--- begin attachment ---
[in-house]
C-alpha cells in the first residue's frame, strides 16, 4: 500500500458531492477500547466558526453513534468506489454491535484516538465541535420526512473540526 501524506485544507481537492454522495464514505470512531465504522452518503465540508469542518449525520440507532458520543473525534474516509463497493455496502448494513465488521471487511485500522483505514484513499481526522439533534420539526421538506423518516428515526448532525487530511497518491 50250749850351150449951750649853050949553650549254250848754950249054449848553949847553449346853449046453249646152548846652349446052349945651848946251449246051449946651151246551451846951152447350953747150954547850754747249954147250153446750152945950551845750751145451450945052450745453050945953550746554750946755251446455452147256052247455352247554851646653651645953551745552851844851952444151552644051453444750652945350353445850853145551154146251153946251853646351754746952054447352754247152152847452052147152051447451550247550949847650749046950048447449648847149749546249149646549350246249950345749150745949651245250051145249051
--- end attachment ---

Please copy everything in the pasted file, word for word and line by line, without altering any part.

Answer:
[in-house]
C-alpha cells in the first residue's frame, strides 16, 4: 500500500458531492477500547466558526453513534468506489454491535484516538465541535420526512473540526 501524506485544507481537492454522495464514505470512531465504522452518503465540508469542518449525520440507532458520543473525534474516509463497493455496502448494513465488521471487511485500522483505514484513499481526522439533534420539526421538506423518516428515526448532525487530511497518491 50250749850351150449951750649853050949553650549254250848754950249054449848553949847553449346853449046453249646152548846652349446052349945651848946251449246051449946651151246551451846951152447350953747150954547850754747249954147250153446750152945950551845750751145451450945052450745453050945953550746554750946755251446455452147256052247455352247554851646653651645953551745552851844851952444151552644051453444750652945350353445850853145551154146251153946251853646351754746952054447352754247152152847452052147152051447451550247550949847650749046950048447449648847149749546249149646549350246249950345749150745949651245250051145249051